Water levels at Lake Koocanusa are a key focal point in ongoing federal negotiations between Canada and the United States for a new Columbia River Treaty.
Stan Doehle, Vice Chair of BC Columbia River Treaty Local Governments Committee told MyEastKootenayNow.com that alongside Linda Worley, Committee Chair, and the eight other elected officials on the committee, they are in discussions with BC Hydro and the BC Ministry of Energy, Mines, and Petroleum Resources to find short-term solutions to low water levels on Koocanusa.
Although short-term solutions are the local talking point now, Doehle said they are a key focus in federal negotiations.
“It’s front and centre in all of the talks with Global Affairs, through the Ministry, through local government on how we can make this better,” said Doehle. “There is no water use agreement on there because the dam resides in Libby, Montana, so moving forward, we want to bring that into the Treaty, the Kootenay River section of it.”
Doehle said that a solidified Columbia River Treaty the determines solidified Lake Koocanusa water levels, it will rectify a lot of the issues and concerns many are currently facing whether it be commercially, environmentally, or recreationally.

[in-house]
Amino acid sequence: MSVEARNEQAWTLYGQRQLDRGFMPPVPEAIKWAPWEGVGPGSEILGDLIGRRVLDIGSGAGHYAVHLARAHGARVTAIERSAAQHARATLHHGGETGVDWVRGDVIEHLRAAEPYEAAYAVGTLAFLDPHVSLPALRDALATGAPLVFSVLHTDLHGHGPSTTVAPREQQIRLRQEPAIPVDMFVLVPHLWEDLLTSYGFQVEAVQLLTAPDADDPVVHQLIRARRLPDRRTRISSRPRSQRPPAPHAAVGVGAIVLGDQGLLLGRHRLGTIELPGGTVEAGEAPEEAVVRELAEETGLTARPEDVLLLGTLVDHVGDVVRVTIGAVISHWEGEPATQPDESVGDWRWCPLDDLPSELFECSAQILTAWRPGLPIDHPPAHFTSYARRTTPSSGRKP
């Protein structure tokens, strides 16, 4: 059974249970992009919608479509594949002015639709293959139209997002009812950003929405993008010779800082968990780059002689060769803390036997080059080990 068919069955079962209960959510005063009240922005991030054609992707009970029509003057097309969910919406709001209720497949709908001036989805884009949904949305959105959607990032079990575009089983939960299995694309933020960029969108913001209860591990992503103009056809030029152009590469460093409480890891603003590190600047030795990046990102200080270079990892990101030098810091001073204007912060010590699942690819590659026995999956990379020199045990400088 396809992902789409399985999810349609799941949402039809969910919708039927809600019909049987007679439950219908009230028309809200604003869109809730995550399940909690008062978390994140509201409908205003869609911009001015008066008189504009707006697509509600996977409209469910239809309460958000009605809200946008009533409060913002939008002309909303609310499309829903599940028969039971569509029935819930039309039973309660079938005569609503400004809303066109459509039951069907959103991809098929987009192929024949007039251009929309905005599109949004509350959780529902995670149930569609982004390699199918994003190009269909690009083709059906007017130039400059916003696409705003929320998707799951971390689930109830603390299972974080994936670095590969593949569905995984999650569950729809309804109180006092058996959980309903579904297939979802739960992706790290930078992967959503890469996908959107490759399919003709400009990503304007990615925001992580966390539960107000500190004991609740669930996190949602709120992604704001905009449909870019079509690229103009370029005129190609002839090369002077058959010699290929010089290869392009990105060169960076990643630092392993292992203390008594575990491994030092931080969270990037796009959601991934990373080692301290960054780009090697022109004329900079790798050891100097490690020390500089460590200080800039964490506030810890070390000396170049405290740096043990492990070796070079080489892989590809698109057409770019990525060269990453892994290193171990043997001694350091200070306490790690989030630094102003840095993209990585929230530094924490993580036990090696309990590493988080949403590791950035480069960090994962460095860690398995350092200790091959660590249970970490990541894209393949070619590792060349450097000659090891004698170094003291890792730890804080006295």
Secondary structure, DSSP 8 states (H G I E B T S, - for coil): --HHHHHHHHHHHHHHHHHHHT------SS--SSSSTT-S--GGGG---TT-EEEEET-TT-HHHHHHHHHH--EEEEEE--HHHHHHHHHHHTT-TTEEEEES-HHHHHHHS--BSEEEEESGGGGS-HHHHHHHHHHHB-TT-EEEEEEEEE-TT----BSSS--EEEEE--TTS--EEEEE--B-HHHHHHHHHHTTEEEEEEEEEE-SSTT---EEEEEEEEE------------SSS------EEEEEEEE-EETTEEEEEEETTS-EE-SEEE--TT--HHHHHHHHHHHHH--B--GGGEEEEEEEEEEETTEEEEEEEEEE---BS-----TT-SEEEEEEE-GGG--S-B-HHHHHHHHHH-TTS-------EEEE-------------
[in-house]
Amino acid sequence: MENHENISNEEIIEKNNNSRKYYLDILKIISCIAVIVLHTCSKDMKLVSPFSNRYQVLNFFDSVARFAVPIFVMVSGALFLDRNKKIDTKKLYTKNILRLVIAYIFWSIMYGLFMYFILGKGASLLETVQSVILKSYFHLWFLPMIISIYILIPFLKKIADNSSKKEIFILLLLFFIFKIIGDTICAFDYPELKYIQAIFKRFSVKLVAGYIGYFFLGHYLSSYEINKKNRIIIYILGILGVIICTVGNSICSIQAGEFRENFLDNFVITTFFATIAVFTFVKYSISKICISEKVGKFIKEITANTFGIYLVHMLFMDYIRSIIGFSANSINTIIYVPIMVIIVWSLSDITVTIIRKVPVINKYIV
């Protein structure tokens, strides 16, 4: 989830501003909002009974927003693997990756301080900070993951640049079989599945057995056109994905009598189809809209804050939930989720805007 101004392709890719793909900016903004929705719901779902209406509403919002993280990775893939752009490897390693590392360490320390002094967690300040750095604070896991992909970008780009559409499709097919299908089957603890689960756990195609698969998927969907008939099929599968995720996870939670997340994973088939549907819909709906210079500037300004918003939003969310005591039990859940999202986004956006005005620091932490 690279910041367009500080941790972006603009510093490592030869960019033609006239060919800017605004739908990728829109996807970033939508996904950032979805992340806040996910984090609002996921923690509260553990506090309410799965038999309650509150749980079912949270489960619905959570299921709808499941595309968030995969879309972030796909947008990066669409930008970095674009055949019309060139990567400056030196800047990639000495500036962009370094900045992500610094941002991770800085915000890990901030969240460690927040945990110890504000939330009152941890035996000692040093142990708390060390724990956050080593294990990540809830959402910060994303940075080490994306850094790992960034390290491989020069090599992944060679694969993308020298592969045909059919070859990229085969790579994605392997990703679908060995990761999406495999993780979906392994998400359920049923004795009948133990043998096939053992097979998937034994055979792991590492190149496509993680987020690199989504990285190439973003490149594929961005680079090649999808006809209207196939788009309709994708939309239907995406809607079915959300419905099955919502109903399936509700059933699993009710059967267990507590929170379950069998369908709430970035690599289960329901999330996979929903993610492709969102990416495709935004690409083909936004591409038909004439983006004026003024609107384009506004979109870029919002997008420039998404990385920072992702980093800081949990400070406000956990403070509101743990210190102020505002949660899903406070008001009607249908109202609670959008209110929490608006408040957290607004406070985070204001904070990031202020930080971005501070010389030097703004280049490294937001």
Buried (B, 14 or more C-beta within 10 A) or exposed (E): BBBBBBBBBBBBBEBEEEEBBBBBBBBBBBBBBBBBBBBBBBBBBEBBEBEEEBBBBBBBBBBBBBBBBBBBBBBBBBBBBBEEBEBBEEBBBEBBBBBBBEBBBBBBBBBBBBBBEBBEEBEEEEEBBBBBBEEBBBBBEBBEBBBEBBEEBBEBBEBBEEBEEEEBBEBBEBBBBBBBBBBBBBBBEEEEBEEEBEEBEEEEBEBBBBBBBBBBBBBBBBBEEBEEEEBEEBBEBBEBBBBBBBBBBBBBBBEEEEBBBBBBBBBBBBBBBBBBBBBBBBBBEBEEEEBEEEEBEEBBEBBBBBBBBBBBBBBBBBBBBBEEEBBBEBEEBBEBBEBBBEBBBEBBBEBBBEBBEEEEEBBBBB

“If we end up with an agreement at the end of the day, then we’ll have defined water levels, agriculture concerns, it will take care of the recreation and also the ecosystem on there.”
While reduced snowpack is playing a role in lower water levels, Doehle believes the Columbia River Treaty can help set high standards and regulations that limit up and down years on Lake Koocanusa.
The maximum elevation for Lake Koocanusa is 2,459 feet, with July’s statistics showing midnight elevations of 2,429 feet on the 1st and 2,441 feet by the 31st.
More: July 2019 Statistics for Lake Koocanusa and Libby Dam (U.S. Army Corps of Engineers)
The next round of federal negotiations is taking place September 10th and 11th in Cranbrook, as those negotiations will be behind closed doors. However, Doehle said the public will be able to attend a number of community engagement events to provide their thoughts and inputs on the Columbia River Treaty.
“We will be announcing the community dates for community input and those will be advertised widely and I would really like a huge turnout at those meetings,” said Doehle. “People can voice their opinion and we need the opinion of the people out there.”
Along with public engagement, the Columbia Basin Regional Advisory Committee is also playing a role in negotiations, as that committee is made up of 30 public citizens, ranging from environmentalists, biologists, to interest groups.